USNS Mission San Gabriel (T-AO-124)

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USNS Mission San Gabriel (T-AO-124) underway in the harbor at Long Beach, California, date unknown
Name: Mission San Gabriel
Builder: Marinship Corporation, Sausalito, California
Laid down: 31 January 1944
Launched: 17 April 1944
Acquired: 27 May 1944
Struck: 20 December 1957
Fate: Sold for scrapping, 1975
General characteristics
Class and type: Mission Buenaventura-class oiler
  • 5,532 long tons (5,621 t) light
  • 21,880 long tons (22,231 t) full
Length: 523 ft 6 in (159.56 m)
Beam: 68 ft (21 m)
Draft: 30 ft (9.1 m)
Propulsion: Turbo-electric, single screw, 6,000 hp (4.47 MW)
Speed: 16.5 knots (30.6 km/h; 19.0 mph)
Complement: 52
Armament: None

SS Mission San Gabriel was a Type T2-SE-A2 tanker built for the United States Maritime Commission during World War II. After the war she was acquired by the United States Navy as USS Mission San Gabriel (AO-124). Later the tanker transferred to the Military Sea Transportation Service as USNS Mission San Gabriel (T-AO-124). She was a member of the Mission Buenaventura-class oiler and was named for the Mission San Gabriel Arcángel, she was the only U.S. Naval vessel to bear the name.


Originally laid down as SS Mission San Gabriel on 31 January 1944 as a Maritime Commission type (T2-SE-A2) tanker hull under Maritime Commission contract (MC hull 1817) by Marine Ship Corporation, Sausalito, California; launched on 17 April 1944, sponsored by Mrs. Ralph Meyers: and delivered on 27 May 1944.

Chartered to Deconhill Shipping Company, on 28 May 1944, for the remainder of the war, she supplied oil to U.S. and Allied Forces in the Pacific. Returned to the Maritime Commission in early February 1946, she was transferred to the Reserve Fleet and laid up on 28 February 1946. Acquired by the Navy on 14 October 1947, she was transferred to the Naval Transportation Service on the same day for service as Mission San Gabriel (AO‑124) and was operated, under charter, by Pacific Tankers, Inc. Upon the founding of the Military Sea Transportation Service (MSTS) on 1 October 1949, she was absorbed into this service and continued operations until 28 December 1949, when she was returned to the Navy and laid up at San Diego as part of the U.S. Navy Pacific Reserve Fleet.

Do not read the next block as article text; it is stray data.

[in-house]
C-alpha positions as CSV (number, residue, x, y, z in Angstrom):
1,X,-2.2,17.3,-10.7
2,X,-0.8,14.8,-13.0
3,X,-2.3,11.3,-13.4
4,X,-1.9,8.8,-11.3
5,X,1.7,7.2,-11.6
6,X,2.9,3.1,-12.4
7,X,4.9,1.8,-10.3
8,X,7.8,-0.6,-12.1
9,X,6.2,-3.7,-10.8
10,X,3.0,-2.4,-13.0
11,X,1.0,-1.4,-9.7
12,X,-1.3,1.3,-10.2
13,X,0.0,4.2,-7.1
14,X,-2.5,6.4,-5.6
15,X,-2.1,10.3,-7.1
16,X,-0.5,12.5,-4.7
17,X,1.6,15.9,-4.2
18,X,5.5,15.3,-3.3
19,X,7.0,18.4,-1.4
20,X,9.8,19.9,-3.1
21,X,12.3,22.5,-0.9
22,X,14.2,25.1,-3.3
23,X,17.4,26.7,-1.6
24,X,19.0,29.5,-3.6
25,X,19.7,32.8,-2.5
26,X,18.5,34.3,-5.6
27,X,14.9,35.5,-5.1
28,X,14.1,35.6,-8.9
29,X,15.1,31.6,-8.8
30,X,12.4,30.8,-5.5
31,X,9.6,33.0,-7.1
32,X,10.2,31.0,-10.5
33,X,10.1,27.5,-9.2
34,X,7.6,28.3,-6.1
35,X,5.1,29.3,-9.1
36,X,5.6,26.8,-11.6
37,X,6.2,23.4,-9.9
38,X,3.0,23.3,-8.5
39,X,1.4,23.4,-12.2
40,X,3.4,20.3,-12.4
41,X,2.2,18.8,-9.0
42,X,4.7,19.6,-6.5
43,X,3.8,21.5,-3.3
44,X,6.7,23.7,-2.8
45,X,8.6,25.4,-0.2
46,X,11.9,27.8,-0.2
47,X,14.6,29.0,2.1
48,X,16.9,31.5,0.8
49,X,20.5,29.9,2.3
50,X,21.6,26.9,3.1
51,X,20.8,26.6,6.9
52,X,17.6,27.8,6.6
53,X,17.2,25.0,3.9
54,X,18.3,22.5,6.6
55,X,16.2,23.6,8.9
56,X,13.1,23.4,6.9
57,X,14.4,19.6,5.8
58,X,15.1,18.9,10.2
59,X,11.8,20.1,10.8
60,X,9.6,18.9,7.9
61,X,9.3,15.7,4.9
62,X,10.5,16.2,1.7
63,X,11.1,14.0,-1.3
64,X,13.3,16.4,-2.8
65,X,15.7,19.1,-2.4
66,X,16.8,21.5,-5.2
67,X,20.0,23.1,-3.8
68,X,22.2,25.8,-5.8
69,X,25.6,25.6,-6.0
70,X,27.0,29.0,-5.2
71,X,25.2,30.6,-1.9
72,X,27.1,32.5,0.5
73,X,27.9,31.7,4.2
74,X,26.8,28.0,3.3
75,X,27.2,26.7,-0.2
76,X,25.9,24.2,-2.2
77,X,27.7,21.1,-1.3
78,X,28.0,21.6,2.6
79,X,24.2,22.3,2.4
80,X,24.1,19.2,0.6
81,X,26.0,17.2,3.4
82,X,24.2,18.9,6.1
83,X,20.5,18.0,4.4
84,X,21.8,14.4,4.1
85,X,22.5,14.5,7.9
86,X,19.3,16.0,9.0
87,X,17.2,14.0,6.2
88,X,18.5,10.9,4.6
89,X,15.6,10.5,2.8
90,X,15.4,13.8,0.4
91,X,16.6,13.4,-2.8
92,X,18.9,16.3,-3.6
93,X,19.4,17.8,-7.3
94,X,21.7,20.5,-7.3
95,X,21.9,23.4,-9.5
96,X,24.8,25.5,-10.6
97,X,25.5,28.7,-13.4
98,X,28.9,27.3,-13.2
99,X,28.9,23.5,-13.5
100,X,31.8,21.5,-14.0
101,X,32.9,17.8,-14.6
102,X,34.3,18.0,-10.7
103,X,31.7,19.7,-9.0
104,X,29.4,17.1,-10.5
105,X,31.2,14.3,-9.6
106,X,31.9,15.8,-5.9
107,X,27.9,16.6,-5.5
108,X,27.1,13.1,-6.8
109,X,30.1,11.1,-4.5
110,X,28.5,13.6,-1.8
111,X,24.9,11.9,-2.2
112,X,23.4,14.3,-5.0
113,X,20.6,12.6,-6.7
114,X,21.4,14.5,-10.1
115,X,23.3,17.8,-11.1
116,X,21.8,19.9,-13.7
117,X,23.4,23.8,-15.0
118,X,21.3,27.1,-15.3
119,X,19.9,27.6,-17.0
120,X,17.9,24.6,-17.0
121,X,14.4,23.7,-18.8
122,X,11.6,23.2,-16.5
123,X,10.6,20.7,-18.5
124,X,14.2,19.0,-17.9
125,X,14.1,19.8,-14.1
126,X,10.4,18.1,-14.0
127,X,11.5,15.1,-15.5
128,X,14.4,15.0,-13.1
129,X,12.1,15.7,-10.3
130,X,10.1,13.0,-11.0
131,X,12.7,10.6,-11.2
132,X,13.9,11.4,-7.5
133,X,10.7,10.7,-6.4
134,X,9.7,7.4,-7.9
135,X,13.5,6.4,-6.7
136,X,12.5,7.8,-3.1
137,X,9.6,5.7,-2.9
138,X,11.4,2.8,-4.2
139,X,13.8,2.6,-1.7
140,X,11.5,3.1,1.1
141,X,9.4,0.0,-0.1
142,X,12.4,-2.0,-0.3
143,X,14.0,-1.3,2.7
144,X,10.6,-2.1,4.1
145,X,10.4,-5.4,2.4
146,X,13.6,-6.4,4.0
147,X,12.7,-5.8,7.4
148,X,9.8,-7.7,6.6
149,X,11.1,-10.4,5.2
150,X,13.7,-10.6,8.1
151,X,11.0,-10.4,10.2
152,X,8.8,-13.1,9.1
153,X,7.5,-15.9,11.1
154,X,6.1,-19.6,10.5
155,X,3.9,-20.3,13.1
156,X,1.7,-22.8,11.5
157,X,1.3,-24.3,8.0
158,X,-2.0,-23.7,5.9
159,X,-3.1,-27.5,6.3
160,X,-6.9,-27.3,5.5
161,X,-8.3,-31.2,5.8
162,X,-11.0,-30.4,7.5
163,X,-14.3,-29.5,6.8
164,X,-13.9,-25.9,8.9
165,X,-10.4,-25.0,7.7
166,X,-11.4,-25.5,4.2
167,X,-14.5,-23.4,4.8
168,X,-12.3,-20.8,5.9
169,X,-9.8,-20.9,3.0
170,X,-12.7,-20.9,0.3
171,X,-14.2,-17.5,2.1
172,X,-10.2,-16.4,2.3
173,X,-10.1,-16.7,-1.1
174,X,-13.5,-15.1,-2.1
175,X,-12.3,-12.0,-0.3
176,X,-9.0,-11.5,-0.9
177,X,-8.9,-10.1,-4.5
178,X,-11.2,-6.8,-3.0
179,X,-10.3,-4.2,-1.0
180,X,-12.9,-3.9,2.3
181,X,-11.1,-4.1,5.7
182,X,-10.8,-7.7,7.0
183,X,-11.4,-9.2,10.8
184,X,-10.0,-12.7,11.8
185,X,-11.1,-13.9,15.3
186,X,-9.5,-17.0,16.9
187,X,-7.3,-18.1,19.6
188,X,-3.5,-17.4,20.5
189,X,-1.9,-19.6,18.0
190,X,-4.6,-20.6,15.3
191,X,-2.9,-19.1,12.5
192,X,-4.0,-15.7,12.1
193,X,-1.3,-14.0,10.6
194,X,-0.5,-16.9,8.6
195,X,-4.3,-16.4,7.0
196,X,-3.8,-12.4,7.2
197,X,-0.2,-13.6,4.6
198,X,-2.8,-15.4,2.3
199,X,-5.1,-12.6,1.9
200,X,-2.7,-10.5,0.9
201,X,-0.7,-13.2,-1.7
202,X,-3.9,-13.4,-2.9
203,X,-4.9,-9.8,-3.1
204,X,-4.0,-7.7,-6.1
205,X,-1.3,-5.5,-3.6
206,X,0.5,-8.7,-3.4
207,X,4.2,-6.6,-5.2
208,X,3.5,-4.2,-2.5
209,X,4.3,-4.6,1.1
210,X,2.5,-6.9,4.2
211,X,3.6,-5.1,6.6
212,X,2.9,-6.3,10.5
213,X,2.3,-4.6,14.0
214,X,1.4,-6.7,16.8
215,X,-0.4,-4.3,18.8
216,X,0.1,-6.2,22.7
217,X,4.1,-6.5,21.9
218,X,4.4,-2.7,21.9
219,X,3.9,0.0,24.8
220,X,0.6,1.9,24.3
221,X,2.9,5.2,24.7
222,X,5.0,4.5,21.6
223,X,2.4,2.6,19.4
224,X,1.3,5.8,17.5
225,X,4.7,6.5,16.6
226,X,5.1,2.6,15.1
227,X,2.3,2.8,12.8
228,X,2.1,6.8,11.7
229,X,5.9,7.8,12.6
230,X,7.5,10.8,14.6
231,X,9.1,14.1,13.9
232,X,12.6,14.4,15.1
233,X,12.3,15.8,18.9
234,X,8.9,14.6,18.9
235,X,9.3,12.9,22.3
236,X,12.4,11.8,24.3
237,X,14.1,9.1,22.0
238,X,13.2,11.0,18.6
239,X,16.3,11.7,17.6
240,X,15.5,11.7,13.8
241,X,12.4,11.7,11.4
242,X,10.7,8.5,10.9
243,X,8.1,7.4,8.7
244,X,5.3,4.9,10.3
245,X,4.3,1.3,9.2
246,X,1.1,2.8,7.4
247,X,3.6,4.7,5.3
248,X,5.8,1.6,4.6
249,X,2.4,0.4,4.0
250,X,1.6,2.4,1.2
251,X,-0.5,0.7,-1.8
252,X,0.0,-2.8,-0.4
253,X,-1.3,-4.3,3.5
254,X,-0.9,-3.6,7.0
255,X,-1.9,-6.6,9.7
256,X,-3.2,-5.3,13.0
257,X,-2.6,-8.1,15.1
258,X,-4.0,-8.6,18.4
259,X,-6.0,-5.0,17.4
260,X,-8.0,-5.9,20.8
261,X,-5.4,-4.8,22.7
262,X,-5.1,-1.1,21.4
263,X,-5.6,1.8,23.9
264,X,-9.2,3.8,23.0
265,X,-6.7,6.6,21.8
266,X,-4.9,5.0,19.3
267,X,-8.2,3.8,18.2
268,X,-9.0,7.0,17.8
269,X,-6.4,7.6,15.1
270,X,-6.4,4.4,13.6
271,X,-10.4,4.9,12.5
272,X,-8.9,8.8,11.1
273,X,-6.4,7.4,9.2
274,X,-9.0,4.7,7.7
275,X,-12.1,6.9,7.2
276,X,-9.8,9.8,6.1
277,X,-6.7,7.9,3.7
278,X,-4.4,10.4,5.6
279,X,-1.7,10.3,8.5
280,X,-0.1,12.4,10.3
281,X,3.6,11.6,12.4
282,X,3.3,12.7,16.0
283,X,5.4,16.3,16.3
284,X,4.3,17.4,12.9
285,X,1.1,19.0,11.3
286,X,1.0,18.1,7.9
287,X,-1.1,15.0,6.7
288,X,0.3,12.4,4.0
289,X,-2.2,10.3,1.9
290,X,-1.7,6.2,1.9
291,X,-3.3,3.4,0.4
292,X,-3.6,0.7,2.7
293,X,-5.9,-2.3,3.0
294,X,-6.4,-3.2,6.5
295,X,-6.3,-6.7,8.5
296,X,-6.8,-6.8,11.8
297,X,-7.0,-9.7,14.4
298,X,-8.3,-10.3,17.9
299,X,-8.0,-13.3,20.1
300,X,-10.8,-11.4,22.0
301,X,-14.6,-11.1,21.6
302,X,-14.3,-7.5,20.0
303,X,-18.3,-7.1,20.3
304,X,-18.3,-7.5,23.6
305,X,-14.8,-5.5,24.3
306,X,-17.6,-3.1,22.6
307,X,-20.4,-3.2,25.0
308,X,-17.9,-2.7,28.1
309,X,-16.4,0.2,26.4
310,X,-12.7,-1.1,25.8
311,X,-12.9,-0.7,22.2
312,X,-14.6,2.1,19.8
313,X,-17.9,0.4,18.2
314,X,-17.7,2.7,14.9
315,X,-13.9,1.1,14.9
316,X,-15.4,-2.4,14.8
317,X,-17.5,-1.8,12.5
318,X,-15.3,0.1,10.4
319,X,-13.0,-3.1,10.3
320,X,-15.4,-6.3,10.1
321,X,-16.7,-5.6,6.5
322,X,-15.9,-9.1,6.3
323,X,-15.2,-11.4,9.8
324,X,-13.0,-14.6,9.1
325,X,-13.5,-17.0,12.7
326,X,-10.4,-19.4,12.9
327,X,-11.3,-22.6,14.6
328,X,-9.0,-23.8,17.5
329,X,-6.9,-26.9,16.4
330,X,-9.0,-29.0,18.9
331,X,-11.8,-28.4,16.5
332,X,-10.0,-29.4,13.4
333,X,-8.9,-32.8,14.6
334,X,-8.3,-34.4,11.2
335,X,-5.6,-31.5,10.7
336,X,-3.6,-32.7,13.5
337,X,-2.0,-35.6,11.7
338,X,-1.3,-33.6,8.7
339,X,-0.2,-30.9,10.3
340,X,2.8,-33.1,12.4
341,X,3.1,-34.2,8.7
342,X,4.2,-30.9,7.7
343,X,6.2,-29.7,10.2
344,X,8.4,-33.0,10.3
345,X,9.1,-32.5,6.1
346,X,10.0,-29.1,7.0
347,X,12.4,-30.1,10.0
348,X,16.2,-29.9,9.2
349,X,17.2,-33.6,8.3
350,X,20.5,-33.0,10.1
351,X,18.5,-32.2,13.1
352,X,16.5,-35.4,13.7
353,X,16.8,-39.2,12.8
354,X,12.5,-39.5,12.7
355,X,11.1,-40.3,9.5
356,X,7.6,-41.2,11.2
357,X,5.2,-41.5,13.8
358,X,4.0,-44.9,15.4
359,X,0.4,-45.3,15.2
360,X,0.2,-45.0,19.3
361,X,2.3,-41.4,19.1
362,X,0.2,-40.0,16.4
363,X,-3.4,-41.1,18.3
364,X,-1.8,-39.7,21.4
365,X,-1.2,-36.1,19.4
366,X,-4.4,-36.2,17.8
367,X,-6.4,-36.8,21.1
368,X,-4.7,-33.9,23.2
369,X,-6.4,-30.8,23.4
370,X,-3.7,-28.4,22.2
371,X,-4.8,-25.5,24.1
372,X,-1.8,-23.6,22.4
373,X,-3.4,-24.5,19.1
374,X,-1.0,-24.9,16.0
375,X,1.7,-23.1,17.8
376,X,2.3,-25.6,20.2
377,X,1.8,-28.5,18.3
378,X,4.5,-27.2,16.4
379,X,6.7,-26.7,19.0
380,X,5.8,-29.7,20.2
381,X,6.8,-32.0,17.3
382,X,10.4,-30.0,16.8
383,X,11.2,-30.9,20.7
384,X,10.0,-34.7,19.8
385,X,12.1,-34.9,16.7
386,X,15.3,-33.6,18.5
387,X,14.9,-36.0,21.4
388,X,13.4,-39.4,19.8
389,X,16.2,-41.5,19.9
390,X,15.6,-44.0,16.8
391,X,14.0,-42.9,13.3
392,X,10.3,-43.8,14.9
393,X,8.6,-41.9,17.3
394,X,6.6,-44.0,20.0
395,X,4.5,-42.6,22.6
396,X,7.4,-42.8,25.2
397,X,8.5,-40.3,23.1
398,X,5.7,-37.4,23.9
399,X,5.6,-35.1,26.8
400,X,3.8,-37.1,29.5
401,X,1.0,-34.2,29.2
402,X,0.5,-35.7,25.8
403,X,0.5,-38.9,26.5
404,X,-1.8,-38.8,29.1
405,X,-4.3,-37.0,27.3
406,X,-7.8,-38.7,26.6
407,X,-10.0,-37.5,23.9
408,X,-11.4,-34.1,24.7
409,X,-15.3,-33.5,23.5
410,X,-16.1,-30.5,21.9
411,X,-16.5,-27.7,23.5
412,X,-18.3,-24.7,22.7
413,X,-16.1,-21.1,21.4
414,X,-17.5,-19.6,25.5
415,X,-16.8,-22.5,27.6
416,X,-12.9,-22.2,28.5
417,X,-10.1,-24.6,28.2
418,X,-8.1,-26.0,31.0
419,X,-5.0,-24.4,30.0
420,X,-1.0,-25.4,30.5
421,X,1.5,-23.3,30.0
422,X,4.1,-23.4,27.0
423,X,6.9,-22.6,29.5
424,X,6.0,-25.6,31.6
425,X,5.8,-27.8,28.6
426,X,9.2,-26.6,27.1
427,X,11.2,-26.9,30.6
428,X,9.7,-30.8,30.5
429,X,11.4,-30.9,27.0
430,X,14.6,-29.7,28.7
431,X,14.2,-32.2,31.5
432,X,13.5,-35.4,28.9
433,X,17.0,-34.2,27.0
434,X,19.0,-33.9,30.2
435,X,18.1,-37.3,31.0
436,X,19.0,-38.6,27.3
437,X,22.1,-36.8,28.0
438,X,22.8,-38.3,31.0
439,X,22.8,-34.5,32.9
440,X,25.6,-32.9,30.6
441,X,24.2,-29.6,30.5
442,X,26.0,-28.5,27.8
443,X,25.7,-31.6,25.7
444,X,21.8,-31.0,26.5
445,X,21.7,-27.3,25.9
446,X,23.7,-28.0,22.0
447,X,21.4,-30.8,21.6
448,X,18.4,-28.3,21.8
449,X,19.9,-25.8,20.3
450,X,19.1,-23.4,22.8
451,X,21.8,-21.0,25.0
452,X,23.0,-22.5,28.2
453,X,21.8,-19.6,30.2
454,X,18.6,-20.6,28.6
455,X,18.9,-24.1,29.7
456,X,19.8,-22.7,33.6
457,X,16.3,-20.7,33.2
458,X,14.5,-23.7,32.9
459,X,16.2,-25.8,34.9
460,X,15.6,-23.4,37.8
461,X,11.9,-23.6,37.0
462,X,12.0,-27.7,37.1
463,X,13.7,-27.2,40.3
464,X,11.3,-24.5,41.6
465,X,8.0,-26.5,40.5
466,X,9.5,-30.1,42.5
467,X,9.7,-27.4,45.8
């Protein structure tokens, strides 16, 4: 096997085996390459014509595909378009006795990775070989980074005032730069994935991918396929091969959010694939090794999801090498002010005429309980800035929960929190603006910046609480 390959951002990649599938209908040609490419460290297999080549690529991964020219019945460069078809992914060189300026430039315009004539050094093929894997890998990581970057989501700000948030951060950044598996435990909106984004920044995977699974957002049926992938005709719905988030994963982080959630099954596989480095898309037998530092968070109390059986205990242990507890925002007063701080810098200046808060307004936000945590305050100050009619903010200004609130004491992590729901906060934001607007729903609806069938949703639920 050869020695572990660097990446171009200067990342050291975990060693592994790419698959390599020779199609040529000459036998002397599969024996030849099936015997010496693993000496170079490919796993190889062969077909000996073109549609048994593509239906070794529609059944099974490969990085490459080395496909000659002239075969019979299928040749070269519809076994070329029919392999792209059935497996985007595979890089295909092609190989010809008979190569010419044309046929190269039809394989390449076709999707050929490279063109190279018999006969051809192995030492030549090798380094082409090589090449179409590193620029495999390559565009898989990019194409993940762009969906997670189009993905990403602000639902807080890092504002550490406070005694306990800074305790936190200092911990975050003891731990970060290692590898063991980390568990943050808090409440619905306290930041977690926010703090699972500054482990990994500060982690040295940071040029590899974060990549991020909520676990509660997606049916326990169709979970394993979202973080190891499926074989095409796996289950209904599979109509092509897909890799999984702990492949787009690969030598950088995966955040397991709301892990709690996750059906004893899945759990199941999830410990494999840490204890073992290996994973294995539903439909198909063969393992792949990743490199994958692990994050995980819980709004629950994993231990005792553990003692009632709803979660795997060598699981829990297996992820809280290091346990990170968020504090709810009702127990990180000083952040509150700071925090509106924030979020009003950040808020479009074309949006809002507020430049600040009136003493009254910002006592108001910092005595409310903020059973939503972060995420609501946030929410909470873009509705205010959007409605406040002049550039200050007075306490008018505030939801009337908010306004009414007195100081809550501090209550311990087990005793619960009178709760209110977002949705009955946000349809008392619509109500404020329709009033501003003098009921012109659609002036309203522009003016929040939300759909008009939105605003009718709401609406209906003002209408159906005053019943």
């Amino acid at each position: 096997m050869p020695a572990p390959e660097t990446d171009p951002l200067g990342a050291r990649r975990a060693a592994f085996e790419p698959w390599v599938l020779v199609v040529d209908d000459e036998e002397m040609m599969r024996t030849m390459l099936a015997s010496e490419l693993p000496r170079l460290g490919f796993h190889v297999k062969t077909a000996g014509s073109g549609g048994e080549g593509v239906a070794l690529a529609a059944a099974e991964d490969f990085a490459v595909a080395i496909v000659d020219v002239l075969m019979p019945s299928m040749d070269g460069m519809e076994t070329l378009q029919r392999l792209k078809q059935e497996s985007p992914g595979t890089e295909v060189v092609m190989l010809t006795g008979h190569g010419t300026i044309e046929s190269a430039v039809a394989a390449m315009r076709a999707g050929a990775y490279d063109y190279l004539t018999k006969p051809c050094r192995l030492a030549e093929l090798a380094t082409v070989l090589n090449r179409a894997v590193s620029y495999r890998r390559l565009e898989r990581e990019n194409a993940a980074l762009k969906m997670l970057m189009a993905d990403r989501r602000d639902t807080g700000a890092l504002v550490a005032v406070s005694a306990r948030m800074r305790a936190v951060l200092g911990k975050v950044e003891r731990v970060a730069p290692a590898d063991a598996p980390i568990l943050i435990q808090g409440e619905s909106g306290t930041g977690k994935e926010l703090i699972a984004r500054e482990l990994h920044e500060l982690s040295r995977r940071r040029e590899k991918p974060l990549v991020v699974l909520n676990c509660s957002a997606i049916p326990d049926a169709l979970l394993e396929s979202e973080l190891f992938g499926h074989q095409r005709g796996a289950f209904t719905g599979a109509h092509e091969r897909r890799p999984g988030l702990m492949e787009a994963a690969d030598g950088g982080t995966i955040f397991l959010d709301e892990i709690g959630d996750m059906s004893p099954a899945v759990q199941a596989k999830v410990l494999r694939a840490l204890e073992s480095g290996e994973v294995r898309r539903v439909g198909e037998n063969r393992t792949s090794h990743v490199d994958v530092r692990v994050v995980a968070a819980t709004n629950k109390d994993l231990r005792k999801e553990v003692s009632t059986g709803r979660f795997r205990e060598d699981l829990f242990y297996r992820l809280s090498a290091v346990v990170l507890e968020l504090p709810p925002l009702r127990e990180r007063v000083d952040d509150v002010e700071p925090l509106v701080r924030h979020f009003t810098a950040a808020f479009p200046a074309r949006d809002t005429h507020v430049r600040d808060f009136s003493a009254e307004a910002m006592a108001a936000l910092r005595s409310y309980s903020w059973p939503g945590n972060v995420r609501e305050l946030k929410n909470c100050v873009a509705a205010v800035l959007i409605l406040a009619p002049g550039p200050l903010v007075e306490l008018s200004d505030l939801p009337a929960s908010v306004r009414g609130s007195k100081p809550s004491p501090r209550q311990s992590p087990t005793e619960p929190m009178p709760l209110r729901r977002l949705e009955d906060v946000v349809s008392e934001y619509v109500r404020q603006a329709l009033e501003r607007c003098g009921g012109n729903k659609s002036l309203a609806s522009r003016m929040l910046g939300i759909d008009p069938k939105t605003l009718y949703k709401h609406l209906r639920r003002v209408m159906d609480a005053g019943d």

With the commencement of the Korean War, the Mission San Gabriel was taken out of mothballs and placed in service with MSTS on 18 July 1950 as USNS Mission San Gabriel (T‑AO‑124). She helped support U.S. forces in Korea until 31 March 1954, when she was taken out of service and mothballed at the San Diego group of the Pacific Reserve Fleet.

Once again, the faithful tanker’s service was needed and on 8 October 1956, she was taken out of mothballs and placed in service for duty with MSTS. Her service with MSTS was short this time, and on 20 December 1957, she was taken out of service and transferred to the Maritime Administration (MARAD) Reserve Fleet at Suisun Bay for berthing. She was stricken from the Naval Vessel Register on the same date.

In early 1966 Mission San Gabriel’s call to duty came again. Sold to the Hudson Waterways Corporation on 24 June 1966 she was converted into a container ship by Savannah Machine and Foundry and renamed SS Seatrain Delaware, IMO 6621208, on 21 November 1966. In early 1967, she departed the yards and began her new career carrying containerized cargo for Seatrain Lines between the east and west coasts of the United States and to Puerto Rico. On 30 June 1972 the ship was chartered to Tyler Tanker Corp, and in 1973 she was returned to the Reserve Fleet (James River). She was renamed Delaware on 8 August, 1978, and on 16 October, 1983 the ship was sold for scrapping in Spain.


This article incorporates text from the public domain Dictionary of American Naval Fighting Ships.

  • "Mission San Gabriel". Dictionary of American Naval Fighting Ships. Retrieved March 31, 2006. 
  • "T-AO-124 Mission San Gabriel". Fleet Oiler (AO) Photo Index. Archived from the original on March 5, 2005. Retrieved July 13, 2007. 
  • Hendrickson, David; From Boxcars to Boxships: The Ships of Seatrain Lines; Steamboat Bill No.254, 2005, pp. 89-102, Steamship Historical Society of America.